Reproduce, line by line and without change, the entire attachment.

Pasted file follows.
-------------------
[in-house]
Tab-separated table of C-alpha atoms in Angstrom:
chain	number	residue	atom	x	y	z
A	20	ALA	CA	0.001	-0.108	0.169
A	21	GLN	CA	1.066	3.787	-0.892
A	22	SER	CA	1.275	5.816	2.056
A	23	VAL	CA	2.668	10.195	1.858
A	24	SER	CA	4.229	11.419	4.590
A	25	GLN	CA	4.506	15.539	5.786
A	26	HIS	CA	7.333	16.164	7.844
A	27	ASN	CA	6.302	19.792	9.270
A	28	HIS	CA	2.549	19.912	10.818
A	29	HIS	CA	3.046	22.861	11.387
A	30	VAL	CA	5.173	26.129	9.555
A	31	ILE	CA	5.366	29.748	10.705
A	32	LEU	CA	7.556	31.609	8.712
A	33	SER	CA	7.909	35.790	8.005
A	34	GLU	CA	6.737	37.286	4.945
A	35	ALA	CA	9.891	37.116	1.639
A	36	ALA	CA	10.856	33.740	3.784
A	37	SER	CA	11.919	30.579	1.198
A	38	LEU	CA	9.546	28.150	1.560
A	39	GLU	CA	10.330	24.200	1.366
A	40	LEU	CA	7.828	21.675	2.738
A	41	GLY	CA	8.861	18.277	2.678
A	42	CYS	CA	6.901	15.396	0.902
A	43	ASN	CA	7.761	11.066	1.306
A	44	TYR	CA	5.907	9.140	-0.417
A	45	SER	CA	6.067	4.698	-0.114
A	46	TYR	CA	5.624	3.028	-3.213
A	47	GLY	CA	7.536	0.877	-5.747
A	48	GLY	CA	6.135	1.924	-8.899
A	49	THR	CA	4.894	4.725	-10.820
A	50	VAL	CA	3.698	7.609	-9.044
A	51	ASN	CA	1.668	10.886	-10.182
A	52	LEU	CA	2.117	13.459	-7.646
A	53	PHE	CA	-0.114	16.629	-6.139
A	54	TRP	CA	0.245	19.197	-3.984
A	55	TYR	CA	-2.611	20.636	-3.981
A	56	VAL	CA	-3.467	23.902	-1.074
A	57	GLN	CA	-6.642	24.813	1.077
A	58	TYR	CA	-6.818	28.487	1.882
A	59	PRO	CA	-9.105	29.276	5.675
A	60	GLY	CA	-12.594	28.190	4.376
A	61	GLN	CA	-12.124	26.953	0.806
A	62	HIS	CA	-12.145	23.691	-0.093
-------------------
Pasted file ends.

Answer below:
[in-house]
Tab-separated table of C-alpha atoms in Angstrom:
chain	number	residue	atom	x	y	z
A	20	ALA	CA	0.001	-0.108	0.169
A	21	GLN	CA	1.066	3.787	-0.892
A	22	SER	CA	1.275	5.816	2.056
A	23	VAL	CA	2.668	10.195	1.858
A	24	SER	CA	4.229	11.419	4.590
A	25	GLN	CA	4.506	15.539	5.786
A	26	HIS	CA	7.333	16.164	7.844
A	27	ASN	CA	6.302	19.792	9.270
A	28	HIS	CA	2.549	19.912	10.818
A	29	HIS	CA	3.046	22.861	11.387
A	30	VAL	CA	5.173	26.129	9.555
A	31	ILE	CA	5.366	29.748	10.705
A	32	LEU	CA	7.556	31.609	8.712
A	33	SER	CA	7.909	35.790	8.005
A	34	GLU	CA	6.737	37.286	4.945
A	35	ALA	CA	9.891	37.116	1.639
A	36	ALA	CA	10.856	33.740	3.784
A	37	SER	CA	11.919	30.579	1.198
A	38	LEU	CA	9.546	28.150	1.560
A	39	GLU	CA	10.330	24.200	1.366
A	40	LEU	CA	7.828	21.675	2.738
A	41	GLY	CA	8.861	18.277	2.678
A	42	CYS	CA	6.901	15.396	0.902
A	43	ASN	CA	7.761	11.066	1.306
A	44	TYR	CA	5.907	9.140	-0.417
A	45	SER	CA	6.067	4.698	-0.114
A	46	TYR	CA	5.624	3.028	-3.213
A	47	GLY	CA	7.536	0.877	-5.747
A	48	GLY	CA	6.135	1.924	-8.899
A	49	THR	CA	4.894	4.725	-10.820
A	50	VAL	CA	3.698	7.609	-9.044
A	51	ASN	CA	1.668	10.886	-10.182
A	52	LEU	CA	2.117	13.459	-7.646
A	53	PHE	CA	-0.114	16.629	-6.139
A	54	TRP	CA	0.245	19.197	-3.984
A	55	TYR	CA	-2.611	20.636	-3.981
A	56	VAL	CA	-3.467	23.902	-1.074
A	57	GLN	CA	-6.642	24.813	1.077
A	58	TYR	CA	-6.818	28.487	1.882
A	59	PRO	CA	-9.105	29.276	5.675
A	60	GLY	CA	-12.594	28.190	4.376
A	61	GLN	CA	-12.124	26.953	0.806
A	62	HIS	CA	-12.145	23.691	-0.093